The second and bigger threat to the world chiming in unison became apparent as the nuances emerged from the speakers in the main assembly meeting. While Brazil, Germany and the EU all heralded the establishment of IPBES (Intergovernmental Science Policy Platform on Biodiversity and Ecosystem Services) as a major breakthrough, a threat has emerged over its full implementation. This panel, biodiversity’s equivalent to the International Panel on Climate Change is seen as essential in getting better informed responses and action at global and national levels – so what’s the crack in the mould that could put it out of tune?

 

Brazil’s Environment Minister Izabella Teixeira emphasised that there were three components to the Nagoya negotiations which were indivisible, these include:
•    A comprehensive Strategic Plan with new country targets to implement measures to protect biodiversity and ecosystems.
•    An agreement on access on benefits – that is how particularly developing countries with important genetic resources in their biodiversity will benefit from any commercial development of these ‘assets’.
•    The creation of an essential strategic and financial plan to build capacity and mobilise the resources required to make the difference.

 

The political problem lies in the indivisible nature of these components and at least some of the countries in the Group of 77 wanting clear agreements on financial support for them – and potentially not supporting the implementation of IPBES if this cannot be agreed.

 

While these issues are surmountable what the CBD and the United Nations are saying is that global society has to change, change fast and change dramatically if the consequences of biodiversity loss are to be avoided – including major setbacks to address climate change and global poverty alleviation. The subtext was clear, that rate of damage caused by man in recent years and in the few decades to come will have a monumental impact for thousands of years to come. And the call is for an unprecedented programme of global ecosystem restoration which has to be supported in all areas of governance from heads of state, through all government departments. The value of ecosystems natural assets has to be in our economic accounting – and this is currently in the RED. The movement towards a green economy places biodiversity centre stage and the greatest challenge of the decade ahead. The representative for Japan – the incoming Presidency of the CBD recognised the imperative calling on the UN accept a resolution that the 2010-2020 be called the International Decade of Biodiversity.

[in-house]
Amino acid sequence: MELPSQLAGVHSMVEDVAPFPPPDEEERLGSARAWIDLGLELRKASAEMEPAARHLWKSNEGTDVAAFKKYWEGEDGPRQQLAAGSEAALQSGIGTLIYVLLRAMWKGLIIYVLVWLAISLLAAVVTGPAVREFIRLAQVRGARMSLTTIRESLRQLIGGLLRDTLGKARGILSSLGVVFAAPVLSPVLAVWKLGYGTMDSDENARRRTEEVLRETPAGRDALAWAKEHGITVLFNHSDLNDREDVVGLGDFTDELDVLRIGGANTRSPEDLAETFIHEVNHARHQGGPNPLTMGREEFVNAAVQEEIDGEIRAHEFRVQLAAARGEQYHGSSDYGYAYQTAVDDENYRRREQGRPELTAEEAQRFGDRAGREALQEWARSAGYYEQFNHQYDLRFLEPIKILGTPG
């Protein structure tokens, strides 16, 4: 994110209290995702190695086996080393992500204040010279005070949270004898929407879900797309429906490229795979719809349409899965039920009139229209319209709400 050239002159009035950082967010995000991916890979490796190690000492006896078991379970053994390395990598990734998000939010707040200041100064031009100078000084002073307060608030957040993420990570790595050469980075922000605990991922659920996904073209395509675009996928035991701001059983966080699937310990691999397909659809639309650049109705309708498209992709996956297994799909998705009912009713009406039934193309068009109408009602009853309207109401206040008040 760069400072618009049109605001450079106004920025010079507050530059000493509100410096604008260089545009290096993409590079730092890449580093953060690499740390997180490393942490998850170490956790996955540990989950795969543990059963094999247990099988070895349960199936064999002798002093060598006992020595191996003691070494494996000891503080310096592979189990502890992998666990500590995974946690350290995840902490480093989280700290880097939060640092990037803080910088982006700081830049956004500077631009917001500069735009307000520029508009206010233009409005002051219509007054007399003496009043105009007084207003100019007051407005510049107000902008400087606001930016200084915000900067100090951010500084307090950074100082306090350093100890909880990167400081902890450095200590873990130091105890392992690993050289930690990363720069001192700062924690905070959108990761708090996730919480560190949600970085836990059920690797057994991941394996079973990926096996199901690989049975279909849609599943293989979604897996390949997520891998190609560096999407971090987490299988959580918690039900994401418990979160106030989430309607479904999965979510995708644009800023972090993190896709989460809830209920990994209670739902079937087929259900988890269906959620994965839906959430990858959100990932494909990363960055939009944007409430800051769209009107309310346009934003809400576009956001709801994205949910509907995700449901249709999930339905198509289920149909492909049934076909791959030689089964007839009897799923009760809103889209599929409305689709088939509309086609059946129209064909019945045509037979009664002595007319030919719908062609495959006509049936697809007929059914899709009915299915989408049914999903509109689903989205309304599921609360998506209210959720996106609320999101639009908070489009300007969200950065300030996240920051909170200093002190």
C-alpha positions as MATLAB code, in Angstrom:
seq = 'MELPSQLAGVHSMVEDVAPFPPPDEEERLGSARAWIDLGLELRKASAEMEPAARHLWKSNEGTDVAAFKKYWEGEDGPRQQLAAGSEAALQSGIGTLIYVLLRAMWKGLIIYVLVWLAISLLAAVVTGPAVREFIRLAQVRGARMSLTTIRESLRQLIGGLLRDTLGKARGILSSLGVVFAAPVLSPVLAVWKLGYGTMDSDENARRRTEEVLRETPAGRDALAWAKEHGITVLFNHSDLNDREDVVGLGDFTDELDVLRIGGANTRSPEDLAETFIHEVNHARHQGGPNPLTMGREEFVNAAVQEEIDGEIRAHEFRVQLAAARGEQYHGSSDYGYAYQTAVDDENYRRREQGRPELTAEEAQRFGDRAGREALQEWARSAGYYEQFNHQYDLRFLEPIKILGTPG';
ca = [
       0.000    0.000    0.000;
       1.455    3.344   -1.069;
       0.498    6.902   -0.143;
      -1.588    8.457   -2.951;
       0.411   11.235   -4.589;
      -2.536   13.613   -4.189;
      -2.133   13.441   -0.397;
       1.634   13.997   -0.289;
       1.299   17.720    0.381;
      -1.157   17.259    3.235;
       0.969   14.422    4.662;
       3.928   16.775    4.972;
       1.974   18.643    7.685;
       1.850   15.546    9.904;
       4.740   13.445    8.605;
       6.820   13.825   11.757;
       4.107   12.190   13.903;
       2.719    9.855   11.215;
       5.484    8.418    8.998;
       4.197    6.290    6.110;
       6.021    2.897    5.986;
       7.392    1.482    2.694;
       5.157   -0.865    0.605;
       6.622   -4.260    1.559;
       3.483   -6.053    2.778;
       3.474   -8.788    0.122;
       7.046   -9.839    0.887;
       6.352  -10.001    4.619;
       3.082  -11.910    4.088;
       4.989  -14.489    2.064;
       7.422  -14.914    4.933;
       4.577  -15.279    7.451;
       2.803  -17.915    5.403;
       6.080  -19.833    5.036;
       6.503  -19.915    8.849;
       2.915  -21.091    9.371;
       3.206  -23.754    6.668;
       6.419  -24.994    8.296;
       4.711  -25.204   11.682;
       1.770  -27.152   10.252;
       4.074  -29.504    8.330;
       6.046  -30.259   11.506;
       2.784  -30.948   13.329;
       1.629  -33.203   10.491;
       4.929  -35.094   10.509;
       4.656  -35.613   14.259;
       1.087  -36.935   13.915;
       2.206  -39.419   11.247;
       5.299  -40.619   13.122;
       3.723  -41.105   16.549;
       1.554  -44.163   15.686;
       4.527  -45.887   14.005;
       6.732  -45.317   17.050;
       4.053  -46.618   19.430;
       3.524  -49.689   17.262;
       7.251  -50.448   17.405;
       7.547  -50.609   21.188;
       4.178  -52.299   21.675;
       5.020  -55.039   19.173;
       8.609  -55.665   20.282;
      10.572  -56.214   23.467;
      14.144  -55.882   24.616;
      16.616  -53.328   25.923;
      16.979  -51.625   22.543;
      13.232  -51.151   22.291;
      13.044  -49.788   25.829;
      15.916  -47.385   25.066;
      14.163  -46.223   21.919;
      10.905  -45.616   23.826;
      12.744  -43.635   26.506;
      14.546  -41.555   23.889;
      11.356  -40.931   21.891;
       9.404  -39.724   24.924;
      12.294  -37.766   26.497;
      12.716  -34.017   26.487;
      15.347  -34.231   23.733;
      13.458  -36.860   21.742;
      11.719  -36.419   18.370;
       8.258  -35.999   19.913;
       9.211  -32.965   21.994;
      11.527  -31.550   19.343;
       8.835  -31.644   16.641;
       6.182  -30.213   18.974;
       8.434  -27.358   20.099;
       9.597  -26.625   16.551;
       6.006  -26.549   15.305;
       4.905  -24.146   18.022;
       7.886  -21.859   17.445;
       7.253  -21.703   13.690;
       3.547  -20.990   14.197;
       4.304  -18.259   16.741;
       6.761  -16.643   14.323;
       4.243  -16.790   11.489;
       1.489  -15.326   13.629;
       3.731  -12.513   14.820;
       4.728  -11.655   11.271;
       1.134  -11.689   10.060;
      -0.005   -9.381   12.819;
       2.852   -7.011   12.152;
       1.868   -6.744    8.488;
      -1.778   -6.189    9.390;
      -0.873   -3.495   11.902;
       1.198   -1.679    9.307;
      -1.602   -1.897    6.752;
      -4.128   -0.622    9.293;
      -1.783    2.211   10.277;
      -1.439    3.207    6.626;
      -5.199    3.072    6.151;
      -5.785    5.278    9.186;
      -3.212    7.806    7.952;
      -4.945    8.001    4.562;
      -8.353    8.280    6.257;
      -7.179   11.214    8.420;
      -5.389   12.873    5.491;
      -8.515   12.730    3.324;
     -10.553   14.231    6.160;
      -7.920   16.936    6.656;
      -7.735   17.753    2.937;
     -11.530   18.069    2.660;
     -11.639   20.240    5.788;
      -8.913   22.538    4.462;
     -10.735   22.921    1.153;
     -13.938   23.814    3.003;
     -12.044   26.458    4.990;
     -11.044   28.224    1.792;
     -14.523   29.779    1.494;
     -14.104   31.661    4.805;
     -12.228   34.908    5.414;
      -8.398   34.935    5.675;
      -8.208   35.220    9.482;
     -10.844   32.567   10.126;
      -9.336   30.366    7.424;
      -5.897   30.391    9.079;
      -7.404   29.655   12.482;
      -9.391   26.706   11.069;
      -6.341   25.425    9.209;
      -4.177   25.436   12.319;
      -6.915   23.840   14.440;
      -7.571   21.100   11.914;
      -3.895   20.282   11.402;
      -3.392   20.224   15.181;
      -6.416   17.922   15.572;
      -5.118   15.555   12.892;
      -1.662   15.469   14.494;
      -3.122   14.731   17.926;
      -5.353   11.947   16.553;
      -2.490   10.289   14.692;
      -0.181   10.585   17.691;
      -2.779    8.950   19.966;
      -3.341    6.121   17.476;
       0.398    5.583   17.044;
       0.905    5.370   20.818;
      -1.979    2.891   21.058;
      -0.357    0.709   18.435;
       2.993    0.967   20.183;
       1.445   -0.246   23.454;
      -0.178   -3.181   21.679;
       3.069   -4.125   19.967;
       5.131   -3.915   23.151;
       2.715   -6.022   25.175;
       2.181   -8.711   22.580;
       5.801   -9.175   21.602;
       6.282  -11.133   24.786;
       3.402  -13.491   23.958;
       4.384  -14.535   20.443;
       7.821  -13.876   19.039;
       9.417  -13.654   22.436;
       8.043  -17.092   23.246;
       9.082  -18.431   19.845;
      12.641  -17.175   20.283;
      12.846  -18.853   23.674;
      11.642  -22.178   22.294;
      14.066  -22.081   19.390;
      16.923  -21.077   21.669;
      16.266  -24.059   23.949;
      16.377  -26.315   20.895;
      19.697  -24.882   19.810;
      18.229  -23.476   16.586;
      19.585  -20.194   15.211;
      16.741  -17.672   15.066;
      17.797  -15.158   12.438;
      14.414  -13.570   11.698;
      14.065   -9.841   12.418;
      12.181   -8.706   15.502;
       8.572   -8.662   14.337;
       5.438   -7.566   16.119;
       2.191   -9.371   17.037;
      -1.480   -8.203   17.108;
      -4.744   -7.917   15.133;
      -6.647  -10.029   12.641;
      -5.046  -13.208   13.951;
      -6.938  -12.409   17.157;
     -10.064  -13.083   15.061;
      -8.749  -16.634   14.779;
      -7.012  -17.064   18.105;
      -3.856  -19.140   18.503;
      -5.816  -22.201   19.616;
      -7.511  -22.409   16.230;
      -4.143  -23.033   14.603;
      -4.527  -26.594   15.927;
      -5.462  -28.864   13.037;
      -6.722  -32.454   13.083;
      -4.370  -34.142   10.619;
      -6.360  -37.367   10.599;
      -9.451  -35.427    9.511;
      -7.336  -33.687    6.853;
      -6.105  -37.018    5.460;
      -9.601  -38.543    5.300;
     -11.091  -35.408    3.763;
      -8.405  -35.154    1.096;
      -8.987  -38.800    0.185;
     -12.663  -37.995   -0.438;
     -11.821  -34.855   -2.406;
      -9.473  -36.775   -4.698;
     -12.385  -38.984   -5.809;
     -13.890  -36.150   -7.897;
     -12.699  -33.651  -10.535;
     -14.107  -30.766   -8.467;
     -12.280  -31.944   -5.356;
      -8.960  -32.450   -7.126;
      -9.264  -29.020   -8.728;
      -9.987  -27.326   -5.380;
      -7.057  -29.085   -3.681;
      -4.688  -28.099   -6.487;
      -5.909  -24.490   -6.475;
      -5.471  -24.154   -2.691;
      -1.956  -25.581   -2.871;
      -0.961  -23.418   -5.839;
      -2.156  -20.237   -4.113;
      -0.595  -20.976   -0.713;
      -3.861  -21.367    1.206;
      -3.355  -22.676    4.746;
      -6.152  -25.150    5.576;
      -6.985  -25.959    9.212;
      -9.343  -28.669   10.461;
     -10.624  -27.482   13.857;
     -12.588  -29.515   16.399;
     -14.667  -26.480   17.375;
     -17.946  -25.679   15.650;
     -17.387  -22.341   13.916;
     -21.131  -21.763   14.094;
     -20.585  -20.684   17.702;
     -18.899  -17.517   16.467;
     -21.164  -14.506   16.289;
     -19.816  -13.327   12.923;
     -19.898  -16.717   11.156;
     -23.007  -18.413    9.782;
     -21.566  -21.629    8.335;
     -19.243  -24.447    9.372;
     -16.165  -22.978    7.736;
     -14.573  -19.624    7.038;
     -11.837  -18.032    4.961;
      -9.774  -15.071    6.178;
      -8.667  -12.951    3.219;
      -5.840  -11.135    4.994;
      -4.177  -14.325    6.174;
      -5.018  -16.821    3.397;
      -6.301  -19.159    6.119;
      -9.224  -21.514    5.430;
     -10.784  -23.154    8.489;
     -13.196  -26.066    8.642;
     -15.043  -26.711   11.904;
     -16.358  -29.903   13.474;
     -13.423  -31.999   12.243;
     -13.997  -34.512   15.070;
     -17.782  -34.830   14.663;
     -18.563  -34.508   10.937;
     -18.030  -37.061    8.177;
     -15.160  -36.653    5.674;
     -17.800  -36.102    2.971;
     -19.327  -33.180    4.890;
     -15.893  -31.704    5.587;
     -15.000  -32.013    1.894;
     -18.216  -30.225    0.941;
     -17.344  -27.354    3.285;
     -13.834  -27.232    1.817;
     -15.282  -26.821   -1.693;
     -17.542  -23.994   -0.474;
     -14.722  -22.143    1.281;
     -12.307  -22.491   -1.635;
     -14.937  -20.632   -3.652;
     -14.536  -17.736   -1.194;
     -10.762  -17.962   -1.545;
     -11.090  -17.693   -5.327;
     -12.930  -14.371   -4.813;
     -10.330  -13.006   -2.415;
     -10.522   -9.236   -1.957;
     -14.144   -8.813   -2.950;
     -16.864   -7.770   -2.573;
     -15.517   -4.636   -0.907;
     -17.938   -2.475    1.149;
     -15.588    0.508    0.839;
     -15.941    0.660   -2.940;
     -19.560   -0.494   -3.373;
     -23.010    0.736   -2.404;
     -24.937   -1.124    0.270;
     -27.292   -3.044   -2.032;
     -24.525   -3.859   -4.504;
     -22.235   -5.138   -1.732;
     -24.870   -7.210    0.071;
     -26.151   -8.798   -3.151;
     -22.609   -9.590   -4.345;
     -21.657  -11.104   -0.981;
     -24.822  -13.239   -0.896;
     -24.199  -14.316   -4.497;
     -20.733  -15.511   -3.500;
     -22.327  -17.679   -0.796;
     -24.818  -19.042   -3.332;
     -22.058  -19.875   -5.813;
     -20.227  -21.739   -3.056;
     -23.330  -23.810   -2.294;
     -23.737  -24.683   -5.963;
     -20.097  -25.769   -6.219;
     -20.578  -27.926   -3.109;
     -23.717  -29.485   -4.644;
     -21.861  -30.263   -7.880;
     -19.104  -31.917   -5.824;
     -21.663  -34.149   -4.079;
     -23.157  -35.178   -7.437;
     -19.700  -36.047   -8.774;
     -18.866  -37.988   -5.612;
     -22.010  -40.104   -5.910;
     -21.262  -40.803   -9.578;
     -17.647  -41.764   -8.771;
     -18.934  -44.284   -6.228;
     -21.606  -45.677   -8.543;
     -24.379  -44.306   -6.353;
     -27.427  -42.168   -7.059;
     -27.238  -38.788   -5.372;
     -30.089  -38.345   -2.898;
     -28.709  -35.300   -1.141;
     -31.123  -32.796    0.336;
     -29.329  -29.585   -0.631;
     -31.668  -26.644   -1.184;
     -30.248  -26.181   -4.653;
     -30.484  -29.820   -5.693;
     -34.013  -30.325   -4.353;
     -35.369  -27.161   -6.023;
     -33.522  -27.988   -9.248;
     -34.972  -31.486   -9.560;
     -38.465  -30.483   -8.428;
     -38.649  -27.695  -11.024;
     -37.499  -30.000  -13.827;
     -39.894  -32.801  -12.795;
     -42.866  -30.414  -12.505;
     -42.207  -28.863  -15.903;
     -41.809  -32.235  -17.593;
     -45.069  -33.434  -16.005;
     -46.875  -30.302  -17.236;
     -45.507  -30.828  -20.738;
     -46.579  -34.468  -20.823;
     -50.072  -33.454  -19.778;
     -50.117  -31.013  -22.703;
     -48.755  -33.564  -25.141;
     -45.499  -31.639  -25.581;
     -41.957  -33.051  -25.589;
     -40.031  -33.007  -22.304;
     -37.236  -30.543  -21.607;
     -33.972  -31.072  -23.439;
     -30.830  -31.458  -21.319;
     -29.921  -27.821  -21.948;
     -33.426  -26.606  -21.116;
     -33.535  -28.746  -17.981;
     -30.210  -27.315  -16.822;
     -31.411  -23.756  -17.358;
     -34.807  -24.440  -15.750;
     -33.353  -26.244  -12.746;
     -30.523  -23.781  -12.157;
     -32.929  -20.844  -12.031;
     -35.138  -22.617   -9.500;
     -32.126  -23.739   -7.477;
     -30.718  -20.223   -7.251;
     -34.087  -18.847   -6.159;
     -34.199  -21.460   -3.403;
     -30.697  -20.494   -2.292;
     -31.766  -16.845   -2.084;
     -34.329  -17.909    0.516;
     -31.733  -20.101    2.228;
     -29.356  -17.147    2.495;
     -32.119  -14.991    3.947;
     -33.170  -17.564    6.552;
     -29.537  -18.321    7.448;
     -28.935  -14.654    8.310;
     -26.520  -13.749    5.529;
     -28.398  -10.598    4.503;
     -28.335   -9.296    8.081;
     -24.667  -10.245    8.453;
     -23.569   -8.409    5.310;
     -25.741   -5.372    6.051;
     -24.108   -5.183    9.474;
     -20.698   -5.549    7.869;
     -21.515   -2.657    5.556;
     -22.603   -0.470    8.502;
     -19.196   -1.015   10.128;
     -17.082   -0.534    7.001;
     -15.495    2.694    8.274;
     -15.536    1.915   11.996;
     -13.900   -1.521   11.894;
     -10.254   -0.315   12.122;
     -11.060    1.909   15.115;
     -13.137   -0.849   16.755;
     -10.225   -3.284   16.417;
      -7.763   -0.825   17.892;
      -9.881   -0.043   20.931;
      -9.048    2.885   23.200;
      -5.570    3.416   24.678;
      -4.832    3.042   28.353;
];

What is dispiriting is the real lack of Media interest and response to this event. They could be doing so much more to engage the public and we need millions of people to understand, to ring bells, glockenspiels, mobile ring tones, maracas, bang tins and empty plastic bottles and demand that governments take heed. I hope that Nagoya will be cause for celebration and not the knell for biodiversity actions because of short-sighted and narrow political positioning. To coin a phase, For whom the Bell Tolls, The Bell Toll for You, and Me, and You and You and You….

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Martin Spray became WWT's chief executive in 2004 but dates his passion for nature back to boyhood. His earliest memories include the thrill of finding butterfly chrysalis in the hedgerows near his London home and of charting the life cycles of frogs, newts and toads in the family’s tiny backyard pond.

 

Today he is building on all his past experiences to confirm the Trust as a leading international conservation organisation - protecting endangered wildlife, promoting the value of sustainable wetland management, conducting leading edge scientific research and giving people of all ages new and engaging opportunities to engage with the natural world for mutual benefit. Wildfowl & Wetlands Trust (WWT)

 

As we reflect on the run up to Nagoya, I think it's fair to say that it's hard to be optimistic, but optimistic we must be.

 

Every nation around the world has failed to deliver on the 2010 target to stem biodiversity loss and we’re now even further away from where we started out. While it is understood that we are suffering the worst recession since the 1930s, evidence shows that if we don’t invest in natural systems like wetlands now, the cost to society may soon parallel or even exceed that of the banking crisis.

 

This is the challenge to which the negotiators at Nagoya must rise.

 

There is hope though. Evidence is mounting that taking action for biodiversity works for society and, if we work wisely by aligning our interests, aims and problems to the natural world, we can achieve what we want and redress biodiversity.

 

The UN’s REDD+ programme links action on climate change to conservation on the ground and the Economics of Ecosystems and Biodiversity (TEEB) study has grabbed the attention of business and government alike by putting a value on the benefit of building biodiversity into decisions.

 

To give an example from the field, I have colleagues who have been working in Koshi Tappu, Nepal, one of the most important wetlands for migratory birds in Asia. With their local partners they have helped rid the waterways of invasive plants by helping communities establish an economy based on harvesting those plants and turning them into fuel or compost.

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Images: Harvesting invasive plants from waterways in Koshi Tappu, Nepal, one of the most important wetlands for migratory birds in Asia. © Matthew Simpson, WWT Consulting.

 

WWT’s hope is that what is agreed at Nagoya will clear the way for governments to put these initiatives into practice around the world – imagine a world in 2050 in which invasive species are fully under control, and the benefits are shared in an equitable way.

 

We are looking to the UK government to be a leader at the talks, but the real test will be once everyone has gone home. We will be watching closely to see whether the UK’s ambition in Nagoya is then reflected in its domestic policies. We can't keep justifying our actions based on economics without accounting for the natural world.

 

For example, there has been plenty of speculation that the Cardiff-Weston Severn barrage will be rejected because the economy can't support that level of investment. WWT, while supporting the need for more renewable energy generation, is not a supporter of that particular project, but wouldn’t it be disappointing if that is the sole reason for its rejection. The truth is that the economy and society more broadly can't afford the level of disruption that the barrage would cause to the natural world and that needs to be acknowledged.

 

Could the Nagoya agreement mean that such a destructive scheme will never be put forward in the name of climate change again?